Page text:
1890’s Art Nouveau Faience Bust by Edmond Lachenal & Horace Daillion
Large female bust rendered in faience by the French Art Nouveau era ceramist Edmond Lachenal in his famed “mat email veloute’ ” glaze and modeled by the artist Horace Daillion. Signed on the right rear Lachenal, as well as H. Dial lion on the left. Limited production estimated at 2-5 exemplars in faience w/ monochromatic glaze. No other examples of this bust are known on the internet. Dimensions: 13”x10”x7”
Daillion and Lachenal formed a collaborative relationship to reproduce the work in ceramic in very low numbers. At the turn of the century, Lachenal had a reputation for the finest in ceramic modeling and glaze characteristics, and he produced ceramic sculptural pieces for Auguste Rodin (1895), Daillion (this piece, 1895), Agnes de Frumerie (1896-1906), Ferdinand Faivre (1897), Luca Madrassi (1894) and Max Blondat (1904).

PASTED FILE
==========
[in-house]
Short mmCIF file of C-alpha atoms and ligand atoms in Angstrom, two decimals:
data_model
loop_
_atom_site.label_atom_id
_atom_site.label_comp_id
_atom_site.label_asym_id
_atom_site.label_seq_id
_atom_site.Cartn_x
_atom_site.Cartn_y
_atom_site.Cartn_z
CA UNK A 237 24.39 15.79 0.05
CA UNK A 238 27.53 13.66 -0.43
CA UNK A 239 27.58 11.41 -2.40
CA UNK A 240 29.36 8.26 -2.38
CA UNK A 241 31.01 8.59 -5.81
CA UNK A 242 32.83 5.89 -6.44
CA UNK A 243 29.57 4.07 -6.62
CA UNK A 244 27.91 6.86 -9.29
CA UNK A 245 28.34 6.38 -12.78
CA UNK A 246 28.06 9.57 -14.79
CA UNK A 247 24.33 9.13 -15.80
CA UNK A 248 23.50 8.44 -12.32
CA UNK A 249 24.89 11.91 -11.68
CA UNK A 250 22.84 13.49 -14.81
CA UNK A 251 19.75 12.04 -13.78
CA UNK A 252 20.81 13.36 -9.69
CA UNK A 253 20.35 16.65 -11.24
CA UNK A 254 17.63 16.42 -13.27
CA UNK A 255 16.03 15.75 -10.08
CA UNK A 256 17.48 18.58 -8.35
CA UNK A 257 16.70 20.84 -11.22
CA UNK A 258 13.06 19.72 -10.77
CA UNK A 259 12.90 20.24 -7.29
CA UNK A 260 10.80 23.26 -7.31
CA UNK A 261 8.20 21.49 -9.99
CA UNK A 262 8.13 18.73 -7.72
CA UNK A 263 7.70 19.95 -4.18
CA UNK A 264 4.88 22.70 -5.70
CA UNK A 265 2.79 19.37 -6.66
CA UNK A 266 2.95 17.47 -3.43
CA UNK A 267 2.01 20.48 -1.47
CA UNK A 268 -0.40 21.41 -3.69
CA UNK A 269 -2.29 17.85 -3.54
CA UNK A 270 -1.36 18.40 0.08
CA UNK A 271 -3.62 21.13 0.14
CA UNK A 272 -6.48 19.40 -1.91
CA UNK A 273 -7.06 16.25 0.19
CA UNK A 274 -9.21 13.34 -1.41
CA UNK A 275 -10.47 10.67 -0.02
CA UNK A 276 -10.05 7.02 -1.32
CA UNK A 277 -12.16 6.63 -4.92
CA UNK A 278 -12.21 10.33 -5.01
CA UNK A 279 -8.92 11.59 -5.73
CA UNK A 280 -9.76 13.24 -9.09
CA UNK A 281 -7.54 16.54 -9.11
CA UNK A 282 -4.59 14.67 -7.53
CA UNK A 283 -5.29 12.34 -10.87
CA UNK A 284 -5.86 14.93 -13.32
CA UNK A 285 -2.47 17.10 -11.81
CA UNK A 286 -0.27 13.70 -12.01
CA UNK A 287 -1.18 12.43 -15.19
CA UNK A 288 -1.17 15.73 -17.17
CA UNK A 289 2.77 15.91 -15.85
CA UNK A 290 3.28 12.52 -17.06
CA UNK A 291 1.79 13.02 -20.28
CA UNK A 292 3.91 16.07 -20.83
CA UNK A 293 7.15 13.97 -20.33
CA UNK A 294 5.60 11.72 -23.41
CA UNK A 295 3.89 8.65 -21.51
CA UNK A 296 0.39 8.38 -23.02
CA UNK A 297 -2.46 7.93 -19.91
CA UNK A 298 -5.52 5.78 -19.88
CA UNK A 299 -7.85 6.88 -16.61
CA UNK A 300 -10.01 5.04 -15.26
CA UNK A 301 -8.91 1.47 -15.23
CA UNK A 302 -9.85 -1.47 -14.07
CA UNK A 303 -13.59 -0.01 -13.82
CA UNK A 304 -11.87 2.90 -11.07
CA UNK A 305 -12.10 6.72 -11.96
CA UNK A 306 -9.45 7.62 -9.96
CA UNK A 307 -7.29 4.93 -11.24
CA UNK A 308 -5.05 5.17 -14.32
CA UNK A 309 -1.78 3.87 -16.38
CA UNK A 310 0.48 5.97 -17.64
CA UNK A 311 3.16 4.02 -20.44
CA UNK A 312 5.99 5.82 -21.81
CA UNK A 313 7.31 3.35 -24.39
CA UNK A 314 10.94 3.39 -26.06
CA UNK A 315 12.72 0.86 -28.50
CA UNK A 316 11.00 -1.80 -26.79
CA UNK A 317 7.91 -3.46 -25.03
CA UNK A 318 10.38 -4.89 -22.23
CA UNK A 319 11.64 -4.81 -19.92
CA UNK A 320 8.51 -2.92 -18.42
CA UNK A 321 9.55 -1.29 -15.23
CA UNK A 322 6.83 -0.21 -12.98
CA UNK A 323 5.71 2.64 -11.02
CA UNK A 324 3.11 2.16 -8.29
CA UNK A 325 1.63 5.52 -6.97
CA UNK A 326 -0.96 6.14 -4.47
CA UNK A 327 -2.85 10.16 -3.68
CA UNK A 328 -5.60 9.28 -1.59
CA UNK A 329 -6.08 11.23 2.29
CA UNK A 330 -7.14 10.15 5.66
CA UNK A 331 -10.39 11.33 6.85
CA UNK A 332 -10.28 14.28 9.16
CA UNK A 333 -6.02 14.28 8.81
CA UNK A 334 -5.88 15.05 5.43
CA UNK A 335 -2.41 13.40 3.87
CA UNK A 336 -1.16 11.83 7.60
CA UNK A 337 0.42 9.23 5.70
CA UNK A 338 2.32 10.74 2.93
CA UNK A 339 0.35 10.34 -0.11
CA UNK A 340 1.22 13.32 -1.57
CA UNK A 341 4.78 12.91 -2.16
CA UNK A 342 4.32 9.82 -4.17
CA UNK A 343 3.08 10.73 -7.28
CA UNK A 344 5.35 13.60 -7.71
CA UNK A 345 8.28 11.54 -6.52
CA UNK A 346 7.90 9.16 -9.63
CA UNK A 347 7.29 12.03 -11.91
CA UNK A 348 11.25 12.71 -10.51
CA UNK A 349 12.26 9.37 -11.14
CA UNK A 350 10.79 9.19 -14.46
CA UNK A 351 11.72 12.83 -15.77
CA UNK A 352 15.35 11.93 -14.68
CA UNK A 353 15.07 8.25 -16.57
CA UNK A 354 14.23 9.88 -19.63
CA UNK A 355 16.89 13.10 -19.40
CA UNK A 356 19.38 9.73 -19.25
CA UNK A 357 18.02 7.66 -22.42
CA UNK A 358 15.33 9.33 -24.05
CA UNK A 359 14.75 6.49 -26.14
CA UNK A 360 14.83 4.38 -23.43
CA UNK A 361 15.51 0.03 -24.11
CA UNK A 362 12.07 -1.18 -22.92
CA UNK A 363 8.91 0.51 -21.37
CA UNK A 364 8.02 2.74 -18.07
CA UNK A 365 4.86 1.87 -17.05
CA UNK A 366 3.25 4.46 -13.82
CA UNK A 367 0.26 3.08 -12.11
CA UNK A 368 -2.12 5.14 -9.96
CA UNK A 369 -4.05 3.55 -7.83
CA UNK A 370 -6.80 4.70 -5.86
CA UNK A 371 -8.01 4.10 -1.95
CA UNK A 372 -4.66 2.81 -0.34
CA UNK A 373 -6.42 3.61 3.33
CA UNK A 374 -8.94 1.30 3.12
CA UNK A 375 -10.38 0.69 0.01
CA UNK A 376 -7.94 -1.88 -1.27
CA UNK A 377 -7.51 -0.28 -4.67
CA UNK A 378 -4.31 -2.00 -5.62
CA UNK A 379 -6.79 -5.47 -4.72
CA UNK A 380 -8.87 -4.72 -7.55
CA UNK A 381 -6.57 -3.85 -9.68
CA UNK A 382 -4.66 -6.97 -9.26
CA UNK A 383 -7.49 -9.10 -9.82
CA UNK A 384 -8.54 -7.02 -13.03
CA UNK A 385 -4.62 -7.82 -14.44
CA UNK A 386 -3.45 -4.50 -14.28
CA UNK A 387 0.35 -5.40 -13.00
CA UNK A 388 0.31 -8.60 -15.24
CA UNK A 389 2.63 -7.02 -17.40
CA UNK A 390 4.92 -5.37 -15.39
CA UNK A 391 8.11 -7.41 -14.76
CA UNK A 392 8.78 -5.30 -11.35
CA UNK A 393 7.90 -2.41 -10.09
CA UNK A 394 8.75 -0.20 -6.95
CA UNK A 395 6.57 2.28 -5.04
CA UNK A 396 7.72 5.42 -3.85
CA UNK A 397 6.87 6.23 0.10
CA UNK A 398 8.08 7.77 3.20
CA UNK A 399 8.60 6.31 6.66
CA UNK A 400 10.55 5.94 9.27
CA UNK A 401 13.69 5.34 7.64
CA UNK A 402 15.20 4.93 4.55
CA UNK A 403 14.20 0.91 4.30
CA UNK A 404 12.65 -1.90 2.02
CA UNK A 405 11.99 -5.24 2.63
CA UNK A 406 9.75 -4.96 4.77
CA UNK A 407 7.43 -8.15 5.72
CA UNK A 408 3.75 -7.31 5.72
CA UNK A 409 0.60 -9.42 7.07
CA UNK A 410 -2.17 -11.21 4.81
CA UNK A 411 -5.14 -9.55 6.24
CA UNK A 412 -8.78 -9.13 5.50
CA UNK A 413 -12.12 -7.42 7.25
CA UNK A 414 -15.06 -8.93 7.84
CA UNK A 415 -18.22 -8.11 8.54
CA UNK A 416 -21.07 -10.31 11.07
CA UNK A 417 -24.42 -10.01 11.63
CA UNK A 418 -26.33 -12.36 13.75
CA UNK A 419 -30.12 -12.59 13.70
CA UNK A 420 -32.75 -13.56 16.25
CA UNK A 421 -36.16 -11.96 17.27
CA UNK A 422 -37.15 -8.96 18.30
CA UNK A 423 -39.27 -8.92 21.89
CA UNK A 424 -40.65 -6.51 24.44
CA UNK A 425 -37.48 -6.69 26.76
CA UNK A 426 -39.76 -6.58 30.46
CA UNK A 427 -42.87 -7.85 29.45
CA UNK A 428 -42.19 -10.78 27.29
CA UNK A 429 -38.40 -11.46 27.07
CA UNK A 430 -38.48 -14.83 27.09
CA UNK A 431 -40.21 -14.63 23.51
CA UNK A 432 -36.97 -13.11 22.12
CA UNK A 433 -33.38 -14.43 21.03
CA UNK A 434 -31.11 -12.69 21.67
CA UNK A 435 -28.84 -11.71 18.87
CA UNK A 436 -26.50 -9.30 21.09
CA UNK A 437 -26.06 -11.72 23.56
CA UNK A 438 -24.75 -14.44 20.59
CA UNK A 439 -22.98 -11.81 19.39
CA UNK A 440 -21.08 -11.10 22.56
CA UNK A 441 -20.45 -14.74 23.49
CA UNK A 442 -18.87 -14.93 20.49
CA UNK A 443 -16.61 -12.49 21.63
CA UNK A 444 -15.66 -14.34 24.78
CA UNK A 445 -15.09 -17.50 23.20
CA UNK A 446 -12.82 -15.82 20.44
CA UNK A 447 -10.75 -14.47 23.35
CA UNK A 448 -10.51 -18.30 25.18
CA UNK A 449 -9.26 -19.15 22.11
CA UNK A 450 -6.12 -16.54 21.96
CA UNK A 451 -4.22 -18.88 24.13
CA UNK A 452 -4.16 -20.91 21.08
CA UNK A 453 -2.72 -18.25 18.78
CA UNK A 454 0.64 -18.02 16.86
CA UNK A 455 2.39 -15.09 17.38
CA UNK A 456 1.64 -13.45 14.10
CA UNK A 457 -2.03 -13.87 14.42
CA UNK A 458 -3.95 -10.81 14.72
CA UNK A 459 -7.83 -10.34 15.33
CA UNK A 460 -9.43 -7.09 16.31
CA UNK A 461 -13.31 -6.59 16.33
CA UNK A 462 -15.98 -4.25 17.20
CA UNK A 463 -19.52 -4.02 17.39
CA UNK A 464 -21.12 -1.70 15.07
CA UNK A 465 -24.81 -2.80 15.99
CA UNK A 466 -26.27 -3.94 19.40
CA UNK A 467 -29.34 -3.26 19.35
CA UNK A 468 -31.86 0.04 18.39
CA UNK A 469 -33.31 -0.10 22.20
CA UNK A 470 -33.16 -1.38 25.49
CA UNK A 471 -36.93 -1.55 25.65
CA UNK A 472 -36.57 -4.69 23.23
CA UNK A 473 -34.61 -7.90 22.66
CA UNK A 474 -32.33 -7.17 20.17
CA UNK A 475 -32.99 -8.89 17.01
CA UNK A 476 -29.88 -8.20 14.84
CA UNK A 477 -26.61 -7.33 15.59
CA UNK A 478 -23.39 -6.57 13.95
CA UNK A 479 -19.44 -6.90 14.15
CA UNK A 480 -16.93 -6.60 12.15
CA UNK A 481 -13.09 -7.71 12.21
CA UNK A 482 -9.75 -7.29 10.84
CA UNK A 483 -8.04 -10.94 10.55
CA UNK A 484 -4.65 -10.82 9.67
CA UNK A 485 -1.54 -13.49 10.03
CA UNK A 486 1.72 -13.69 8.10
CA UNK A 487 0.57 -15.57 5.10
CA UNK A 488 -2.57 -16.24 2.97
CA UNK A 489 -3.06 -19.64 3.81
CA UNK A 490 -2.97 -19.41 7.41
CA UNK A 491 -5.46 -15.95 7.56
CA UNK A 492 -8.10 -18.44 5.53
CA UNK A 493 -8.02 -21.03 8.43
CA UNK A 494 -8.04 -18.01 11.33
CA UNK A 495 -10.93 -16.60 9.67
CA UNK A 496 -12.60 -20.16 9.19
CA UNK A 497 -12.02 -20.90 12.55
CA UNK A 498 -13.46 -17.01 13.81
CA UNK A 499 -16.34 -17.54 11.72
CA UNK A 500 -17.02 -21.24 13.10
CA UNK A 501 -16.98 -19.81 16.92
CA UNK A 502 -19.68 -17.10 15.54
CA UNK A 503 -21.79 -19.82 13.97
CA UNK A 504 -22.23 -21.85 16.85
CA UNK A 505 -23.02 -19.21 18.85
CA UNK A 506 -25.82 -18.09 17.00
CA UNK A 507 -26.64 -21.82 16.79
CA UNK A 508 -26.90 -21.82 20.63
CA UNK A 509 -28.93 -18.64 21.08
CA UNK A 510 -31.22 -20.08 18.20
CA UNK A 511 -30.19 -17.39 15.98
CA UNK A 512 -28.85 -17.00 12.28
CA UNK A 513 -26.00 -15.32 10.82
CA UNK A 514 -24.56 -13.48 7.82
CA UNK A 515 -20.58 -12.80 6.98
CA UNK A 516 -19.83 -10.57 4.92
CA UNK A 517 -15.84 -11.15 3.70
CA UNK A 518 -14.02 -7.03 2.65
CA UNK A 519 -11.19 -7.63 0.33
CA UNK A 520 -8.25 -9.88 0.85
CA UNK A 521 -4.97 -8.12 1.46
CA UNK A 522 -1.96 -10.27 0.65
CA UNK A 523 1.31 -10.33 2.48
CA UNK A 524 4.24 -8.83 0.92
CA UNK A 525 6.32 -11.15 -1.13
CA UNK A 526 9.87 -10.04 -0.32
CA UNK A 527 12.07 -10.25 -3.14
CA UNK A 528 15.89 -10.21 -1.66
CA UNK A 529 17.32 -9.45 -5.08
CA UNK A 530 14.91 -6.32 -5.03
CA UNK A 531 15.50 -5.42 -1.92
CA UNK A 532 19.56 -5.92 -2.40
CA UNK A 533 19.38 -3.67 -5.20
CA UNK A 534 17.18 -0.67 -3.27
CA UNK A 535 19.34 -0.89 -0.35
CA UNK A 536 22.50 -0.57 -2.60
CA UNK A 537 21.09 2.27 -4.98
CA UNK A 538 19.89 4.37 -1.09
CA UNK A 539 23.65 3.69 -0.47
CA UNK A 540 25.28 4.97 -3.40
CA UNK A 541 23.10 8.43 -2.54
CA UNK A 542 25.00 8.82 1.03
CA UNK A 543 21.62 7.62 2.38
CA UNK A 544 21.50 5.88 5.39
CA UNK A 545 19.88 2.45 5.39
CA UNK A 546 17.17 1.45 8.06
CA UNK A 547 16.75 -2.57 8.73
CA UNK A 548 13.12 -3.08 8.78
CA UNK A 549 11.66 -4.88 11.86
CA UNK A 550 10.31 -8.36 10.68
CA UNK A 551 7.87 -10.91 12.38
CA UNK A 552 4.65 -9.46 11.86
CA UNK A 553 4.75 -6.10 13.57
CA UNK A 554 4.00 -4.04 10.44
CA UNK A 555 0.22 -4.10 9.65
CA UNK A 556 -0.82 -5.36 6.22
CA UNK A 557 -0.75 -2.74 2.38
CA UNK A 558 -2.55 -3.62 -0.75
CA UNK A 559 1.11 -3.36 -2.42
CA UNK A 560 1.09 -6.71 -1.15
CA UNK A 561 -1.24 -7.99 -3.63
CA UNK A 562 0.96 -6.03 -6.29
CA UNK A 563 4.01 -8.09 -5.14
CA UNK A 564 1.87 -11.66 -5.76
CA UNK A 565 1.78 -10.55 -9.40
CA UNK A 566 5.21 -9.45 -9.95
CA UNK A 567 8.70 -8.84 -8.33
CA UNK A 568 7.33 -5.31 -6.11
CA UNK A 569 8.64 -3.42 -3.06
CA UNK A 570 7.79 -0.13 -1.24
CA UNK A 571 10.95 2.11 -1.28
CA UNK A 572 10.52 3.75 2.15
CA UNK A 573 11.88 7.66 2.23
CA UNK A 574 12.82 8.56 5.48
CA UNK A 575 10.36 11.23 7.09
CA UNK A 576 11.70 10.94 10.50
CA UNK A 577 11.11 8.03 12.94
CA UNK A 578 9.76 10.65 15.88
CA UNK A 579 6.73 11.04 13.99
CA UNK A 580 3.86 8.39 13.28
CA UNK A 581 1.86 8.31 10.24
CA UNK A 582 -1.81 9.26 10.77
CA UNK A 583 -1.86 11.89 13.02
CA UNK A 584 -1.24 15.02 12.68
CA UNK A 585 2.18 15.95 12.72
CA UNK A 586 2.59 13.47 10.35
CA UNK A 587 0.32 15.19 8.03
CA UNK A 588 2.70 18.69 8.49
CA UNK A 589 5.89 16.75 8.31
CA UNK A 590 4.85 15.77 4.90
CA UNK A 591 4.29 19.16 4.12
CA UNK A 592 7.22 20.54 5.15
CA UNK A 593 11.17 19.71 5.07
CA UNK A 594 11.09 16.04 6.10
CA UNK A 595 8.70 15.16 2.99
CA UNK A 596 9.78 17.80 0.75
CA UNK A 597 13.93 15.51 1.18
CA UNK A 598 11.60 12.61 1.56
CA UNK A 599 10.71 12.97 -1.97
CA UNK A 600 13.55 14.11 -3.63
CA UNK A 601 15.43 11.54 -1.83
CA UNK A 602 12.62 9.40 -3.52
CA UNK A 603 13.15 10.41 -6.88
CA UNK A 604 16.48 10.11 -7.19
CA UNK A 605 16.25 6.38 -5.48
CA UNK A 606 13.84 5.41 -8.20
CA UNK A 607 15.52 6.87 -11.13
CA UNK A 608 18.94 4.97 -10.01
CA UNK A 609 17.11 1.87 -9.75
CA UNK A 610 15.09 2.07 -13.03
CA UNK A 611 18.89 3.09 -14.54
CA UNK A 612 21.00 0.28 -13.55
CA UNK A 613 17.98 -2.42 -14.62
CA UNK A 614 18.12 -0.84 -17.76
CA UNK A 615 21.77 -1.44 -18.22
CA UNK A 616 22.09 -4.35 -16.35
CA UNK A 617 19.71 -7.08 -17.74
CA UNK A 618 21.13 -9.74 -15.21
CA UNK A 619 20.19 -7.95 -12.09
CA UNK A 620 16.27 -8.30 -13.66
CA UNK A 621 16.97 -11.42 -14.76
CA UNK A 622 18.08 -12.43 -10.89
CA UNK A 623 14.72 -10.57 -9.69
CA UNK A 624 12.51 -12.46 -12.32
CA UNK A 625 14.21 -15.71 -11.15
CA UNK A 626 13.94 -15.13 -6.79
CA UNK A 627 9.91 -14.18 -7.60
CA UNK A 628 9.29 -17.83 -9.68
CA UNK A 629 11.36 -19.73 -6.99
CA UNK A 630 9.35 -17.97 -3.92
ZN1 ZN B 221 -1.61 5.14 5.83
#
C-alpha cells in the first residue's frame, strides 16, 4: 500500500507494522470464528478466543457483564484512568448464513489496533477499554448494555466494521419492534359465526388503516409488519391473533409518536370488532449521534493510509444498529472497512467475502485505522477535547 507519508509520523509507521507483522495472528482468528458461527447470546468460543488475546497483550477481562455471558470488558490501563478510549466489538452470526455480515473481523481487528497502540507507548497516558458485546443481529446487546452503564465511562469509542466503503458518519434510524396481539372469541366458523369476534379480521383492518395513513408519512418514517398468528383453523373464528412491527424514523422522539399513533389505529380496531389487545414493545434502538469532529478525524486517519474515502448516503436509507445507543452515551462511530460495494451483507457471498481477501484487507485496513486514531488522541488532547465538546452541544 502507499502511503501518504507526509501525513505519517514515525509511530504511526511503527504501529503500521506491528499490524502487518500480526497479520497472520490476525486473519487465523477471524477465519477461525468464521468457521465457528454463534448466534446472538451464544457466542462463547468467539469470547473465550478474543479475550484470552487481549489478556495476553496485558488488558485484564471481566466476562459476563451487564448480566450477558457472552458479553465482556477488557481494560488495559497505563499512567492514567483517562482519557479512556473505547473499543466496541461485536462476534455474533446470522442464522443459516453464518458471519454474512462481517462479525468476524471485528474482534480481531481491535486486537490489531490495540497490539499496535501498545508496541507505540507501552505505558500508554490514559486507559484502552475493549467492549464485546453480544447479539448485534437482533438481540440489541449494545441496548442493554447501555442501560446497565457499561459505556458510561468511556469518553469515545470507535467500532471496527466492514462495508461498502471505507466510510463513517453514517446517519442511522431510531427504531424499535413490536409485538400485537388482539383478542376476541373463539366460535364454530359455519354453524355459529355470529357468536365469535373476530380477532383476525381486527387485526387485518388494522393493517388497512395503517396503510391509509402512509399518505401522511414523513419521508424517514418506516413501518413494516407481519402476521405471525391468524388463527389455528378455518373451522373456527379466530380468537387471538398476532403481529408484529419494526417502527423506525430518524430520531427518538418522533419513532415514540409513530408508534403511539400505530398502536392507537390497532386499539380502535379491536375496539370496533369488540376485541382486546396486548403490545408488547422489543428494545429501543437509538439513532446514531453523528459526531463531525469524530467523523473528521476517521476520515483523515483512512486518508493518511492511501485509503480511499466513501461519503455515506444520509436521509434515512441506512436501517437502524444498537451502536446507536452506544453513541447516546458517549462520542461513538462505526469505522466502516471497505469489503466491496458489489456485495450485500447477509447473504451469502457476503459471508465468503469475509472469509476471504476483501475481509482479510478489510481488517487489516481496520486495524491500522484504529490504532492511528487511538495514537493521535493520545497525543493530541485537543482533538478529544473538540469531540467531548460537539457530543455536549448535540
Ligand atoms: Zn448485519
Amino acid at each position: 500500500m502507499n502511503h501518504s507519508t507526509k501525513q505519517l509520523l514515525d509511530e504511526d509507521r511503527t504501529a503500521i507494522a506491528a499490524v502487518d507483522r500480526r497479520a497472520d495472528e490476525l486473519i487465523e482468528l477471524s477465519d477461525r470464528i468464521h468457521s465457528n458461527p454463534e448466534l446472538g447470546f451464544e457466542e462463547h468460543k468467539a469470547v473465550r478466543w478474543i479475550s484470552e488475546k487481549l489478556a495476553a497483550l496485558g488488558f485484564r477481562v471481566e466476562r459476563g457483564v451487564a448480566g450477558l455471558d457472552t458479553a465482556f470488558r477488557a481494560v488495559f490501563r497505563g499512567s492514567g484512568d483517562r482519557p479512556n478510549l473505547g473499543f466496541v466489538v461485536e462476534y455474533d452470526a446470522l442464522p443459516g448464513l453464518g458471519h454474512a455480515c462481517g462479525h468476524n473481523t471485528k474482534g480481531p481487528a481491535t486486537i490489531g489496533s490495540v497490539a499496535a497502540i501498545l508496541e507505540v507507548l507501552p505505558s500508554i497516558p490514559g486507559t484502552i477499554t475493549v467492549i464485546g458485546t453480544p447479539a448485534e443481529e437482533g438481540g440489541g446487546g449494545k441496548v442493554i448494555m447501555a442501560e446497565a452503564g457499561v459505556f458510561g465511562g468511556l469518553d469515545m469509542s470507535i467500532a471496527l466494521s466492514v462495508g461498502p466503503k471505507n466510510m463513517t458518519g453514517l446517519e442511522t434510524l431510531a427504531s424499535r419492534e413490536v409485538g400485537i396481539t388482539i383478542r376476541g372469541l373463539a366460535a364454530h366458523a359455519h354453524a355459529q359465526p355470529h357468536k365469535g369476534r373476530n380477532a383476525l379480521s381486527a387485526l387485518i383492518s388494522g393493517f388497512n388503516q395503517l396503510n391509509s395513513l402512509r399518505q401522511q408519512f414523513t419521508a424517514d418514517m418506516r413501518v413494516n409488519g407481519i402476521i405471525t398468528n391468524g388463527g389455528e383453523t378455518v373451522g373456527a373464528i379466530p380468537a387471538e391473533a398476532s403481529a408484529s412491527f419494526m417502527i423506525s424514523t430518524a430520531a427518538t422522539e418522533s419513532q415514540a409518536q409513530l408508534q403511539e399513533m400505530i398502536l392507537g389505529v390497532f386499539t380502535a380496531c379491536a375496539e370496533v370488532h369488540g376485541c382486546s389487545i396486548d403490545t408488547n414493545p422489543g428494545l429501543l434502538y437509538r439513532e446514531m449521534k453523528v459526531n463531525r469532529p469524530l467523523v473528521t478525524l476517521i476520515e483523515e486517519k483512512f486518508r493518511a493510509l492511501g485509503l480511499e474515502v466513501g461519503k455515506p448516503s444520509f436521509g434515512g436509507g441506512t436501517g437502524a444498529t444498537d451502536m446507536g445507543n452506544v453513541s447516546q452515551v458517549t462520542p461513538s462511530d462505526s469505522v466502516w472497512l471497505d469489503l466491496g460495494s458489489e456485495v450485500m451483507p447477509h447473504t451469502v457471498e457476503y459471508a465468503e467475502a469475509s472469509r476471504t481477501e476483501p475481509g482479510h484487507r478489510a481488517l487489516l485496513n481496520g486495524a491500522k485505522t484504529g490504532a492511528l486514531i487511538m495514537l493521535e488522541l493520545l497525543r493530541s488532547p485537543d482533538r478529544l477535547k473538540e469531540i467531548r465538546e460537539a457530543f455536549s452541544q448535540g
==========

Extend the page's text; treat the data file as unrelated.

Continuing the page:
Edmond Lachenal (1855-1948) was a painter, sculptor, actor, and draftsman, but he was above all the most remarkable of the French Art Nouveau era ceramists. He worked for ten years for Théodore Deck and quickly rose to be head of his studio before striking out on his own in the Paris suburbs in 1880. His first ceramics were in the Iznik style, but from 1890 he turned to stoneware, then glazed stoneware, with a pronounced taste for Japanese forms and decors. It was his development and application of glazes, for which he is most famous. His “mat email veloute’ “ glaze was produced by a hydroflouric acid bath, which removed the glossy aspects of a standard glaze and rendered the surface texture soft and etheral and in many ways more elegant than the matte type glazes applied prior to firing and popular in the Arts & Crafts movement. Most of this biographical information is copied from Collectors Weekly.